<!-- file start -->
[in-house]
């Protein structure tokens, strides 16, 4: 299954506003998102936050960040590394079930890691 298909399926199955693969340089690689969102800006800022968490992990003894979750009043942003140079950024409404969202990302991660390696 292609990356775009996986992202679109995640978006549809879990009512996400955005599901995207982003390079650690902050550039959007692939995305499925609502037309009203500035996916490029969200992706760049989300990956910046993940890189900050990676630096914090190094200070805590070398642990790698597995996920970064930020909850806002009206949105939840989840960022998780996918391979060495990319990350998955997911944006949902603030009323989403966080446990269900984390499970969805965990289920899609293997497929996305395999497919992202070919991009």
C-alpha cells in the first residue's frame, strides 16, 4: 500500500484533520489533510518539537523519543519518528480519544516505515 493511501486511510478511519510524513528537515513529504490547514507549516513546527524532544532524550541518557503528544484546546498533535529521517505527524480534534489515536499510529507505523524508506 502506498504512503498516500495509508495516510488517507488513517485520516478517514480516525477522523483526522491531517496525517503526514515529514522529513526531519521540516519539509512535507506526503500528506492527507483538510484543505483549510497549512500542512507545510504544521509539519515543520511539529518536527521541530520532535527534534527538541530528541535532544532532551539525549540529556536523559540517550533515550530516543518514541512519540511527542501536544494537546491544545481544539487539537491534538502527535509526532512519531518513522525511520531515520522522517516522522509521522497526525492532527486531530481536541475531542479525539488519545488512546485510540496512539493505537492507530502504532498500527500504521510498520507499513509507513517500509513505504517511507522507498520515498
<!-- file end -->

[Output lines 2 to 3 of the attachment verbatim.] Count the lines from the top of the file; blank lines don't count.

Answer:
């Protein structure tokens, strides 16, 4: 299954506003998102936050960040590394079930890691 298909399926199955693969340089690689969102800006800022968490992990003894979750009043942003140079950024409404969202990302991660390696 292609990356775009996986992202679109995640978006549809879990009512996400955005599901995207982003390079650690902050550039959007692939995305499925609502037309009203500035996916490029969200992706760049989300990956910046993940890189900050990676630096914090190094200070805590070398642990790698597995996920970064930020909850806002009206949105939840989840960022998780996918391979060495990319990350998955997911944006949902603030009323989403966080446990269900984390499970969805965990289920899609293997497929996305395999497919992202070919991009």
C-alpha cells in the first residue's frame, strides 16, 4: 500500500484533520489533510518539537523519543519518528480519544516505515 493511501486511510478511519510524513528537515513529504490547514507549516513546527524532544532524550541518557503528544484546546498533535529521517505527524480534534489515536499510529507505523524508506 502506498504512503498516500495509508495516510488517507488513517485520516478517514480516525477522523483526522491531517496525517503526514515529514522529513526531519521540516519539509512535507506526503500528506492527507483538510484543505483549510497549512500542512507545510504544521509539519515543520511539529518536527521541530520532535527534534527538541530528541535532544532532551539525549540529556536523559540517550533515550530516543518514541512519540511527542501536544494537546491544545481544539487539537491534538502527535509526532512519531518513522525511520531515520522522517516522522509521522497526525492532527486531530481536541475531542479525539488519545488512546485510540496512539493505537492507530502504532498500527500504521510498520507499513509507513517500509513505504517511507522507498520515498